Well, this chance encounter opened up a new world to me. There aren’t many pears growing in our area, unlike apples that are all over. Suddenly I wanted to plant more pears. I managed to get 5 Ussuriensis Siberian (very hardy) rootstocks planted out in early spring and we grafted onto four of them - the above pear onto two, plus a Patton and a Sauvignac (both old varieties). Then, since we had extra scion pieces left, we grafted two L’Anse pears, a Patton and a Sauvignac onto shoots of our very large old seedling chokepear. Neither Sauvignacs grew, and one of the rootstocks with a L’Anse graft died, but the other L’Anse pears and the Pattons have done well. It’s a long wait for fruit, and these little shoots have to make it through their first winters (the hardest for young trees), then the many winters after that, but I’m feeling positive about them. We may never know the real identity of the L’Anse pears but that won’t stop us in the least from enjoying them thoroughly when they arrive, finally fruiting, on our homestead though that be many years in the future.


Industrious Squirrels Help in the Orchard - November 25, 2018

Our large "chokepear" is beautiful in bloom and prolific in fruit. Unfortunately for us the fruit is small (pingpong ball size) and very astringent. We call it a chokepear but it is simply a common pear seedling that was used for rootstock for a Bartlett pear we planted almost 40 yrs ago. The tree died the first or second winter and the rootstock grew up from the roots to be a beautiful large tree. Up until a few years ago I didn't pay much attention to it except to admire it. It was outside the fence and the deer and squirrels and other creatures made good use of the fruit, always clearing up whatever there was, so I had never paid attention to the fruit either.

When we re-fenced the expanded orchard last year the old pear ended up inside the fence - outside of the reach of the deer. And I became quite aware of how much fruit it put out, and dropped. I was sorry to have taken it away from the deer but picking up hundreds (thousands?) of little chokepears just wasn't in my schedule, or desire. I thought of raking up a few buckets for them this year but I don't mow under this tree so there was no way to rake them up from the tall vegetation. I would have liked to remove the the fruit not only for the deer but it helps for disease control to keep drops picked up. But they were left, scattered thickly under the tree and underfoot.

Now the deer couldn't get at the fruit but a little thing like a fence certainly wasn't going to stop a squirrel. Especially with a wonderfully large brush pile just outside for shelter. It, or they (I've only seen one at a time), had a well packed runway from brush-pile to tree, and a well used favorite limb to eat on. It always had little round pears stashed against a spur or branch, and a large mound of munched pieces and partly eaten fruit below. It was obviously doing its best to eat as many as it could, and being quite vocal about any intrusion into its personal feed lot.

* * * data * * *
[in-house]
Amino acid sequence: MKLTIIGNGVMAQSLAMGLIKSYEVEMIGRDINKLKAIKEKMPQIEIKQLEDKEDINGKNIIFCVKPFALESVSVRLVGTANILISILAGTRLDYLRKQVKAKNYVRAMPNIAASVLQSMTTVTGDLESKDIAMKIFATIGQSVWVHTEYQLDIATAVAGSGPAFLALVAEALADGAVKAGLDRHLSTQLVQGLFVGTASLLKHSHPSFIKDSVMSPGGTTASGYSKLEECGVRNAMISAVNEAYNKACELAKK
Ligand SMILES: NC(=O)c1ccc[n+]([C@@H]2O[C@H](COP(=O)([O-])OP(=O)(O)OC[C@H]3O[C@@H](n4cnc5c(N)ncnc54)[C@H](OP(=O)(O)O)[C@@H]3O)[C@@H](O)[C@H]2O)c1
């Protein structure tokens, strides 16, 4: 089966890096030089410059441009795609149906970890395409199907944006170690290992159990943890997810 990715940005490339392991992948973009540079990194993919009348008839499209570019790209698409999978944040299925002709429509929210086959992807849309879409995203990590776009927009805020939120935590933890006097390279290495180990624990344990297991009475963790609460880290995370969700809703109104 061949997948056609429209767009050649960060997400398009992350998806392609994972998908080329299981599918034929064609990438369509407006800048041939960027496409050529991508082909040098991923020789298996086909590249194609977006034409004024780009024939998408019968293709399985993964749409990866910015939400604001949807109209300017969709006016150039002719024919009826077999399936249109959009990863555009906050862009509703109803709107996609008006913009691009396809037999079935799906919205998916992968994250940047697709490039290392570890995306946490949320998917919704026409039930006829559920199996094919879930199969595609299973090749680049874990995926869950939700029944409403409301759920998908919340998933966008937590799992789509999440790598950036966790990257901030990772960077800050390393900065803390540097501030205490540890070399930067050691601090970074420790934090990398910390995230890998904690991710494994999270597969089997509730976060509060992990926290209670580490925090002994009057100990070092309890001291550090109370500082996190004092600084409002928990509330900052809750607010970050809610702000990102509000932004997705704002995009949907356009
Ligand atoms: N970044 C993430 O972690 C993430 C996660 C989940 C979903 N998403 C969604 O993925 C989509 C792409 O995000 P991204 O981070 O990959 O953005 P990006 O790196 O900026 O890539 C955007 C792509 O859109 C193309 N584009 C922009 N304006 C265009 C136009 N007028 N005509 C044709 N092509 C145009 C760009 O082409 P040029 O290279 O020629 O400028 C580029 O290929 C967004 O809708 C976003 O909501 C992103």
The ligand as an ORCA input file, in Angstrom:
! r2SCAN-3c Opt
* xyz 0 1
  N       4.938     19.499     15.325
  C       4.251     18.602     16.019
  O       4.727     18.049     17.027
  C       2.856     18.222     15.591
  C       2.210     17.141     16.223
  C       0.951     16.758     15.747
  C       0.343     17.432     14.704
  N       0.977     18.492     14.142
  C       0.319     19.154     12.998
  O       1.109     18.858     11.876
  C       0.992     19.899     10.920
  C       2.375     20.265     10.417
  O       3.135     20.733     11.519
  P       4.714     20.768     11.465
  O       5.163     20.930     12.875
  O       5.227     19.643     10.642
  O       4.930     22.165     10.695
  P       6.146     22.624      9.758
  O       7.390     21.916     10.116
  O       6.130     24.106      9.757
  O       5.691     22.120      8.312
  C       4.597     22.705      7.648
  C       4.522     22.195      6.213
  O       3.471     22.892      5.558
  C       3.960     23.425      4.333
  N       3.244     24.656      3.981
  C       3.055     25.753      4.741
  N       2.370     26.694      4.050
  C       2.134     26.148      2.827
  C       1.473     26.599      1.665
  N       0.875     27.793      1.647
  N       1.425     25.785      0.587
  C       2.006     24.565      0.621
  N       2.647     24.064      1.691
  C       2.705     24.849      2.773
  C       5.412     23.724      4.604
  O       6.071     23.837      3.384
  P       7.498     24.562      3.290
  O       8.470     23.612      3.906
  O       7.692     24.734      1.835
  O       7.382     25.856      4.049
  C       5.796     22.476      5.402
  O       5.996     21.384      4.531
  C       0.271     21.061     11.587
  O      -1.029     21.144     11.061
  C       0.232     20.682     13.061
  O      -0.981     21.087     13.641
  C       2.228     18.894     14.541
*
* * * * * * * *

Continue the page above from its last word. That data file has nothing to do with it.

chokepear pilesIt was an early cold this year and up until a few days ago we had about 8" of snow - not a lot but enough to make it feel very much like winter already. Then came two days of balmy above freezing 40 degree rain. That melted almost all of our snow and I took advantage of the warm (these things are relative) weather to do a few more chores out in the orchard. I walked by the chokepear, snow gone and grass matted down, to find, to my great surprise, five neat piles of chokepears. There were still some scattered around but not many. The squirrel(s) had done quite a job! I was very impressed. I would not be so impressed, of course, if these had been good edible pears! But I did my duty, got out my shovel and scooped up three bucket-loads, dumping them outside the fence for the deer, and the squirrel. I wasn't nearly as neat in doing my part but I got the job done. I don't know if the deer are going to get any but the squirrel went right to work on the pile right outside its brushy door. 


 


Back to top

To comment
, ask questions, or just say Hi - click here  Contact Us. We enjoy hearing from our online friends and visitors!

Enjoy our articles? We appreciate DONATIONs of any amount! It helps to keep the website going. Click HERE to donate to ManyTracks using: Credit Cards logos.     Thank You!!



* Should you want to use all or part of one of our articles in a non-profit publication, website or blog we simply ask that you give proper credit and link (such as "article by Sue Robishaw/Steve Schmeck from www.ManyTracks.com"), and we'd enjoy knowing where it is used. Thanks!

       We always appreciate links to our site www.ManyTracks.com from appropriate sites, and we thank you for recommending us!
 

Have you read  "Frost Dancing - Tips from a Northern Gardener" ? A fun short read.

or "Homesteading Adventures"    Creating our backwoods homestead--the first 20 years.

and "Growing Berries for Food and Fun"   A journey you can use in your own garden.

updated 10/06/2019

     Home ||  Art  |  Books   Boats  | Garden | Orchard | Homestead Sewing  |  Music  |  HikingBlog  ||  Contact